Act 1, Scene 5: Lady Macbeth


Lady Macbeth’s soliloquies help characterize the Macbeths

In Act 1, Scene 5 of Shakespeare’s Macbeth, we meet Lady Macbeth for the first time. She is reading a letter from her husband, which informs her of the witches’ prophecy. She then launches into two breathtaking soliloquies, one mainly about her husband’s nature (1.5.15-30) and one mainly about her own (1.5.42-58). The scene ends with the arrival of Macbeth.

The first soliloquy outlines Macbeth’s nature

In her soliloquy on Macbeth’s nature (1.5.15-30), Lady Macbeth demonstrates that she knows her husband well. Speaking as if her husband were there, she says: “yet do I fear thy nature; / It is too full o’ the milk of human kindness.” (1.5.16-17). Macbeth’s nature is full of compassion and humanity, but to Lady Macbeth this quality is a weakness. Later in the play, she indirectly refers back to this as she continually accuses her husband of being cowardly.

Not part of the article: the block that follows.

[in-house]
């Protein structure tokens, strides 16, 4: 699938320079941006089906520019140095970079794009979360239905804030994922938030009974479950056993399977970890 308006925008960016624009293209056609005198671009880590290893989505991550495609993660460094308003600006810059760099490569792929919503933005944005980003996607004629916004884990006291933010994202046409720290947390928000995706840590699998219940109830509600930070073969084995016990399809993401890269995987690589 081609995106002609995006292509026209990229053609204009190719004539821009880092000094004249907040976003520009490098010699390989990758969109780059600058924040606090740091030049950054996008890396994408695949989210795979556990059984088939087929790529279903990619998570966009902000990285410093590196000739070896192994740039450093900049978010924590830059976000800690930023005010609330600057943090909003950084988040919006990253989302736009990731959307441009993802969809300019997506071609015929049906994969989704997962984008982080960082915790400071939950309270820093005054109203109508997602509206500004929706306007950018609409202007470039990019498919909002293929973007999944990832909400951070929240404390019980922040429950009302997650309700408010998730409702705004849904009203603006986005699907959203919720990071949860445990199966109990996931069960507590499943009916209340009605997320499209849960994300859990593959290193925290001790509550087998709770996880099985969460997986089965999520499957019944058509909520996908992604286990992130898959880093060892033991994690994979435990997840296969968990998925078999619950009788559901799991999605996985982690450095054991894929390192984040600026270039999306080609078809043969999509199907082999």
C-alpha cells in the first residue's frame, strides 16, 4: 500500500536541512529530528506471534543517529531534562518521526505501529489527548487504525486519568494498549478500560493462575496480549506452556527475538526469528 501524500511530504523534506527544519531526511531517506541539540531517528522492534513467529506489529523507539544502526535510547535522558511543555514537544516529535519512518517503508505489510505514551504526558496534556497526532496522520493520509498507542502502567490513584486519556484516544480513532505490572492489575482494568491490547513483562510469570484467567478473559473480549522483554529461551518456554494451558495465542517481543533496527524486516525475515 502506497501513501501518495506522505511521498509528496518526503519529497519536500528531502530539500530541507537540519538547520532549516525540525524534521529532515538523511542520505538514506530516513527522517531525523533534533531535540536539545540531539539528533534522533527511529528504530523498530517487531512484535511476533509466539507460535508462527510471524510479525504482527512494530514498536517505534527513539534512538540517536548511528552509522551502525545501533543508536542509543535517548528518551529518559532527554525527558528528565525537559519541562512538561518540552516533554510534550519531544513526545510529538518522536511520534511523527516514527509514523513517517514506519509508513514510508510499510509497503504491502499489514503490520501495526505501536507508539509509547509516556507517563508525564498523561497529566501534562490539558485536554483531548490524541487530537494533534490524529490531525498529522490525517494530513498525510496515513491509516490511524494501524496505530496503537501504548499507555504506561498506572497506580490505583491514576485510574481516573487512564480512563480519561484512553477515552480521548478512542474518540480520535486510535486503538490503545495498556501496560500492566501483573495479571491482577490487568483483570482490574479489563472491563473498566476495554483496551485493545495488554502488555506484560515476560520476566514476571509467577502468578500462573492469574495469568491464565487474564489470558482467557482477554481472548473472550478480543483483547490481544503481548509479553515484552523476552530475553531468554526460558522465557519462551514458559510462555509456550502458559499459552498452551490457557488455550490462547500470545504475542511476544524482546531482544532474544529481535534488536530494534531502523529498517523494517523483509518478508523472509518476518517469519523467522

In her soliloquy, she recognizes that Macbeth is ambitious and desires to be powerful: “thou wouldst be great; / Art not without ambition, but without / The illness should attend it.” (1.5.18-20). The problem is that Macbeth does not possess the necessary negative qualities to make his ambitions reality, such as brutality and cynicism. Later in the play, however, Macbeth becomes a tyrant who is both brutal and cynical. 

The final lines of this soliloquy reveal vital information about Lady Macbeth’s own character:

Hie thee hither,
That I may pour my spirits in thine ear;
And chastise with the valor of my tongue
All that impedes thee from the golden round,
Which fate and metaphysical aid doth seem
To have thee crown’d withal. (1.5.25-30)

Just like Macbeth in Act 1, Scene 3, she immediately believes in the prophecy. This shows that she, too, is superstitious. She refers to the witches in positiv...

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